Being thankful. It can be challenging when times are hard. From conflict in the office to world-scale drama, it’s often easier to focus on what’s getting you down than what’s lifting you up. Yet research suggests that cultivating a regular practice of gratitude could have health benefits that improve your whole life.
The Science of Gratitude
The power of gratitude has intrigued scientists for many years. In 2003, psychologist Robert Emmons led a study to try and understand if gratitude impacts physical and mental well-being. The research looked at the well-being of people undergoing life difficulties, those with neuromuscular disease, and how different groups responded to cultivating a grateful outlook on life.
The participants who adopted gratitude exhibited “heightened well-being” compared to the control groups.[i]
Why is this?
Summer Allen, Ph.D., suggests that gratitude “…has deep roots that are embedded in our evolutionary history, our brains and DNA, and in child development.” She highlights gratitude as a “social glue” that connects the individual to the positive influences around them, helping strengthen relationships of all types, from romantic to workplace.[ii]
Gratitude is more than a feeling, and taking the time to focus on the positive aspects of your life brings benefits beyond happiness.
How Gratitude Impacts Physical Wellness
Fast forward 15 years from Emmons’ initial study, and there’s a wealth of research available replicating the positive results of gratitude. An interesting one from 2018 focused on the direct link between gratitude and physical health in 607 adults. Brenda O’Connell and Mary Killeen-Byrt were interested in the mechanisms of how gratitude provided better health outcomes.[iii]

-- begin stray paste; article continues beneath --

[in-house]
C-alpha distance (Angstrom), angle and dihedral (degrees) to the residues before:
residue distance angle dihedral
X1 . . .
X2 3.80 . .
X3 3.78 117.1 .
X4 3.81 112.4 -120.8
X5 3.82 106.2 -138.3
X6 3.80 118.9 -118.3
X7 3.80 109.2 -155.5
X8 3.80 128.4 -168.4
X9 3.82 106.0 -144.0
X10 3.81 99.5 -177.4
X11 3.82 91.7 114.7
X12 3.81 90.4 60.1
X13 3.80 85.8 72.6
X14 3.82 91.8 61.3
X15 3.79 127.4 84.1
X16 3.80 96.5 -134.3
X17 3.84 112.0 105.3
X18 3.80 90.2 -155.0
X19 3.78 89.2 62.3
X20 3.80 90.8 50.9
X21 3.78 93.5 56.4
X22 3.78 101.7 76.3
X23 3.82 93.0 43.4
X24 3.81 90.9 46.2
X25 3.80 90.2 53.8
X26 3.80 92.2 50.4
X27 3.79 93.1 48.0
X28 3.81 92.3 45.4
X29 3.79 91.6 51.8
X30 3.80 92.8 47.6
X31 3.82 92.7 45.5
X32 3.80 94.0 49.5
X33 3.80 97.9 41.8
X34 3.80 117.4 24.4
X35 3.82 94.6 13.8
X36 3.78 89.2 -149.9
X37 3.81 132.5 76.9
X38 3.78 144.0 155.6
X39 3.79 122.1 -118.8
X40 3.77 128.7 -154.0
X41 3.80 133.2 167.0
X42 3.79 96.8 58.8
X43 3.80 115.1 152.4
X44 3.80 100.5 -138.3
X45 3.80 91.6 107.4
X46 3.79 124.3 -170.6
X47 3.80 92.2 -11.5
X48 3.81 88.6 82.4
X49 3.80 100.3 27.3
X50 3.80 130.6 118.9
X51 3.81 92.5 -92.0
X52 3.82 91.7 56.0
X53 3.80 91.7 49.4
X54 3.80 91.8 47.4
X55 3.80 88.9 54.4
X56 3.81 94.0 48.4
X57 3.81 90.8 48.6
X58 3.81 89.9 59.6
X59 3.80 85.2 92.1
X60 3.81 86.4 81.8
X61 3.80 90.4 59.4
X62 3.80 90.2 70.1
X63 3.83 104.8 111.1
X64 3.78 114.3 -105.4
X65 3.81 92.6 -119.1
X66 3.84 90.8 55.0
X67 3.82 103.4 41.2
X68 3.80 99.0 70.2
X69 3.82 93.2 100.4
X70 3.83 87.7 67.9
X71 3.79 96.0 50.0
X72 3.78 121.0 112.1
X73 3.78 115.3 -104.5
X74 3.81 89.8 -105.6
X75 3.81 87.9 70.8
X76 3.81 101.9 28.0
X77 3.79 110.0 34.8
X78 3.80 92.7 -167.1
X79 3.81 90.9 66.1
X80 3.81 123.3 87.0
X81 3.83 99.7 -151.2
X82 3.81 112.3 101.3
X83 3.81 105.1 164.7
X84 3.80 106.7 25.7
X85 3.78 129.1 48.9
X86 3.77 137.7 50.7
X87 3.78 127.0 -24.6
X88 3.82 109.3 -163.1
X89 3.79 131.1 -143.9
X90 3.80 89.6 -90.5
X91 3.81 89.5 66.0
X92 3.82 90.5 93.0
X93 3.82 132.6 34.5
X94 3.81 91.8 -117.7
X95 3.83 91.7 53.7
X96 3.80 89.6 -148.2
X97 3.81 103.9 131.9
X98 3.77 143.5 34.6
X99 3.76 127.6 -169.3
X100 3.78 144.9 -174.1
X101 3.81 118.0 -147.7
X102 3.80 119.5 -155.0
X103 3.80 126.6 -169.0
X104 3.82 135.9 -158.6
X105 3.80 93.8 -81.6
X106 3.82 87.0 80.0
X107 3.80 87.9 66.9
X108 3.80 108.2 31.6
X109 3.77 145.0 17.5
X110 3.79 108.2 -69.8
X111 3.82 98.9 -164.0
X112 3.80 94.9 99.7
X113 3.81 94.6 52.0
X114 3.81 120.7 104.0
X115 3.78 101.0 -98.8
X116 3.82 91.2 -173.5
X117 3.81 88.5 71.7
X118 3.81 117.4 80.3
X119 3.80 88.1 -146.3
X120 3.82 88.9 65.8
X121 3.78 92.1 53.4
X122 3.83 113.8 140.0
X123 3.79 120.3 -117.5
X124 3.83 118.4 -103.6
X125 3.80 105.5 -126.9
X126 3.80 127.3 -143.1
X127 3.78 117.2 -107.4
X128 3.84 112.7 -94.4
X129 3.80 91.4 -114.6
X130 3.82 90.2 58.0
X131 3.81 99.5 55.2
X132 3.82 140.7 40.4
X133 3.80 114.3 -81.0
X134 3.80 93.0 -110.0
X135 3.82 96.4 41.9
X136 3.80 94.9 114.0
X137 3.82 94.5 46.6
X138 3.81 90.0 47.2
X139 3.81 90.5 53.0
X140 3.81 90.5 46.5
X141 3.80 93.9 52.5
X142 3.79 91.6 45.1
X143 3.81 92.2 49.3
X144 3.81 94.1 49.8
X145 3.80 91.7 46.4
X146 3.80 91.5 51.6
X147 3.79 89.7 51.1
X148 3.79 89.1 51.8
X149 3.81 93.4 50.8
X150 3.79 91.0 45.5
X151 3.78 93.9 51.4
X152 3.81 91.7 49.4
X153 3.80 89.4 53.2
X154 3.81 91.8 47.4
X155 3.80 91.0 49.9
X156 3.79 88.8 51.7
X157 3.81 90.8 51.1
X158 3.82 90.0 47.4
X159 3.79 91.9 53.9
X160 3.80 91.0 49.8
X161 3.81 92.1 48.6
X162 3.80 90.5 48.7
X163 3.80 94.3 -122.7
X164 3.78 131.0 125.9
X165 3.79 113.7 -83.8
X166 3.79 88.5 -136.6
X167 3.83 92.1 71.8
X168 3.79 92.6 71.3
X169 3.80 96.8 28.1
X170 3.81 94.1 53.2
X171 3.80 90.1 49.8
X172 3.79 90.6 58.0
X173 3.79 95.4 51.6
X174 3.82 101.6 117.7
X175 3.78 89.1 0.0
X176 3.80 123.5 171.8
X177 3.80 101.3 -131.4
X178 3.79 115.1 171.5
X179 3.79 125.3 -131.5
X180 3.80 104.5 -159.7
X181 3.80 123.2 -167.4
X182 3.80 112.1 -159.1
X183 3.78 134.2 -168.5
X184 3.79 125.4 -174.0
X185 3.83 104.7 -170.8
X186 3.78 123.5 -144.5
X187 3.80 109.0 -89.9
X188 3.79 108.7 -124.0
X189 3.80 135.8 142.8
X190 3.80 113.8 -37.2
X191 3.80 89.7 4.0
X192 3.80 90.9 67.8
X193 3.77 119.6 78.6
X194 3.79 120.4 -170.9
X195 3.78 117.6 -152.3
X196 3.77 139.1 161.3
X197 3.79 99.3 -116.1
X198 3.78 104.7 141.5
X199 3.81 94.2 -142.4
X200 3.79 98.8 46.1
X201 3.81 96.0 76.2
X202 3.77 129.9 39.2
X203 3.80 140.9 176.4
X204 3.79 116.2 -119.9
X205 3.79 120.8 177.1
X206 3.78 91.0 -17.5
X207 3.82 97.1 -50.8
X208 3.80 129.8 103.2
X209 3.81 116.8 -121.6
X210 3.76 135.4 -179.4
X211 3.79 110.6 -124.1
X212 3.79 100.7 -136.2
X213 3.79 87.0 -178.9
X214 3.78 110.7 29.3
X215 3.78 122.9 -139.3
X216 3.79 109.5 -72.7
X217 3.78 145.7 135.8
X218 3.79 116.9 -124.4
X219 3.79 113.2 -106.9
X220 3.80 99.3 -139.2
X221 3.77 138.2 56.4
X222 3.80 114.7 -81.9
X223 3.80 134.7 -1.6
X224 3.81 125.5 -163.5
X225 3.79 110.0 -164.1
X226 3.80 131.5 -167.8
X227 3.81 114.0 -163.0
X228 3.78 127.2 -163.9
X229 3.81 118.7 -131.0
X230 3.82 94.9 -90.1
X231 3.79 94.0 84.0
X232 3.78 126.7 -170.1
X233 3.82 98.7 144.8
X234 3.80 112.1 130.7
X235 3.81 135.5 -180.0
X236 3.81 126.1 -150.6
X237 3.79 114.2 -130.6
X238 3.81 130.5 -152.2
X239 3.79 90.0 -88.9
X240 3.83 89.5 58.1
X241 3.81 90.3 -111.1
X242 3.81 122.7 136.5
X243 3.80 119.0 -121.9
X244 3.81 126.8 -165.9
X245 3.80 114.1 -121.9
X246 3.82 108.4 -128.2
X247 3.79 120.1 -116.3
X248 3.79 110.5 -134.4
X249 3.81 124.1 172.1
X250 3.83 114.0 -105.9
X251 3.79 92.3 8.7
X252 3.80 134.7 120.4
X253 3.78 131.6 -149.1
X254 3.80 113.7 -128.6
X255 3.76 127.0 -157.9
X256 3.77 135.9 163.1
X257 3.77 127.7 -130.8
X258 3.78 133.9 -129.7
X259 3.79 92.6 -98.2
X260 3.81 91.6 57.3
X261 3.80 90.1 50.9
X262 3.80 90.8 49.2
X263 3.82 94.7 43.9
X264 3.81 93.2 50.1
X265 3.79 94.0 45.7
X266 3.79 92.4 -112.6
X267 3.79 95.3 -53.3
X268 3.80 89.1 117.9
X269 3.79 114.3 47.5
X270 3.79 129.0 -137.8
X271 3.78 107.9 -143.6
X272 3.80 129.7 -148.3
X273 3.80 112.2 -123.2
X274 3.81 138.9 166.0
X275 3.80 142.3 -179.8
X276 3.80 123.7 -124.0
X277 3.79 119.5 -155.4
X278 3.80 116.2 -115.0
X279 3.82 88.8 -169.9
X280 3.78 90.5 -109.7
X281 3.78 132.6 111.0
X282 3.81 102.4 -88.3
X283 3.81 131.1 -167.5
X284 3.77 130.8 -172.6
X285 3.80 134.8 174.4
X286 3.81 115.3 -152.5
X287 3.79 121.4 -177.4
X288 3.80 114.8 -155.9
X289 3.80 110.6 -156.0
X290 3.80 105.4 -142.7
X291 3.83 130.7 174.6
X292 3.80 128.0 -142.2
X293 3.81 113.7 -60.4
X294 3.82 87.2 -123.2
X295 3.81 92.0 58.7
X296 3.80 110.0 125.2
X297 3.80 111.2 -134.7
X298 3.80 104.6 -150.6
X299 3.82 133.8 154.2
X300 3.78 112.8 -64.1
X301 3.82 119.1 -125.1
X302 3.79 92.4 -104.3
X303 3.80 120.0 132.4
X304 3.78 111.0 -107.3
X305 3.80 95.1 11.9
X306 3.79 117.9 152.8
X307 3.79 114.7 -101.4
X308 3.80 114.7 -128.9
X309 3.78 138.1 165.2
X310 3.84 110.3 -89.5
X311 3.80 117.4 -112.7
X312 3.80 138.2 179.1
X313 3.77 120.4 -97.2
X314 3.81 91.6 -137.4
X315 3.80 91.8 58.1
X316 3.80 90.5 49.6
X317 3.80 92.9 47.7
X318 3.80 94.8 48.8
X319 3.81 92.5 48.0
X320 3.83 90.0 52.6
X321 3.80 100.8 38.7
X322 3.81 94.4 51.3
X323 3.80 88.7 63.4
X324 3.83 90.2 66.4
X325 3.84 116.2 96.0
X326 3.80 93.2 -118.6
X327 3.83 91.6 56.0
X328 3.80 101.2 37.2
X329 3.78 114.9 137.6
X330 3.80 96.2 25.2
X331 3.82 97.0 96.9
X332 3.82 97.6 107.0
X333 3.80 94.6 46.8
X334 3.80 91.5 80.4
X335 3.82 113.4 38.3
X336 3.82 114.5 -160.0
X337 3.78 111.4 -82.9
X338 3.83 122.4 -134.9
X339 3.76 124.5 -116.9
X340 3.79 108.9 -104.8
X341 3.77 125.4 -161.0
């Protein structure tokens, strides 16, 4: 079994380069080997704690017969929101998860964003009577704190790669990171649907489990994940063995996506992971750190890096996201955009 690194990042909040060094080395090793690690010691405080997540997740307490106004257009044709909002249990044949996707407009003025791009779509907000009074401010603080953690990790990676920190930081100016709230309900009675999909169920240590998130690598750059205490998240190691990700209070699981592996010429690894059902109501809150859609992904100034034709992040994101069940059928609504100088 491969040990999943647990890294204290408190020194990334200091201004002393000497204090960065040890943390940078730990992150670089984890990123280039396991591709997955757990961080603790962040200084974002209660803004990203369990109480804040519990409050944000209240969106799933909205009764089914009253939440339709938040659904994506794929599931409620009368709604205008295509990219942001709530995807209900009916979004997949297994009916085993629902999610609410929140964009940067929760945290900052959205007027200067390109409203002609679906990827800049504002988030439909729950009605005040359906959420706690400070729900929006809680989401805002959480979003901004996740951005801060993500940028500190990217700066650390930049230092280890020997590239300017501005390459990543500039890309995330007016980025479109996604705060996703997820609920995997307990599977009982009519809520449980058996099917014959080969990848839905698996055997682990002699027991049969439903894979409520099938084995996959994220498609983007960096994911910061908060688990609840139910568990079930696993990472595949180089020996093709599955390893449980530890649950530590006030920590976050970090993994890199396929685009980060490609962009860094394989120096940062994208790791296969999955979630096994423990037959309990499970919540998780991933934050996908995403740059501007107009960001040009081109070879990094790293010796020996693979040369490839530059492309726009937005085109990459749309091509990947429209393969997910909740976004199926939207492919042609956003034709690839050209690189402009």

Like Emmons, they recorded improved physical health in their participants across a range of symptoms. They concluded that gratitude reduces feelings of loneliness by providing stronger bonds between people. It also reduces stress, which has serious negative consequences for physical health if left unchecked.
Stress causes the body to produce hormones like adrenaline and cortisol that, in some cases, can be beneficial. For example, a burst of cortisol could help you focus better for short periods of time. However, when that stress is constant, these hormones start to cause wear and tear on the body. This can cause an increased risk of:
Insomnia or other sleep issues
Pain and inflammation
The American Psychological Association also points out that the coping mechanisms people adopt to cope with stress, for example, smoking or drinking, also bring negative consequences for physical health.[iv]
Gratitude may also help lower blood pressure and reduce fatigue, helping you feel more energized and physically capable of achieving more.
Mental Health Benefits from Gratitude
Of course, health is about more than just the physical. You’ve already seen that gratitude helps stave off loneliness, so it should come as no surprise that adopting a more grateful outlook on life has genuine health benefits for your mind as well as your body.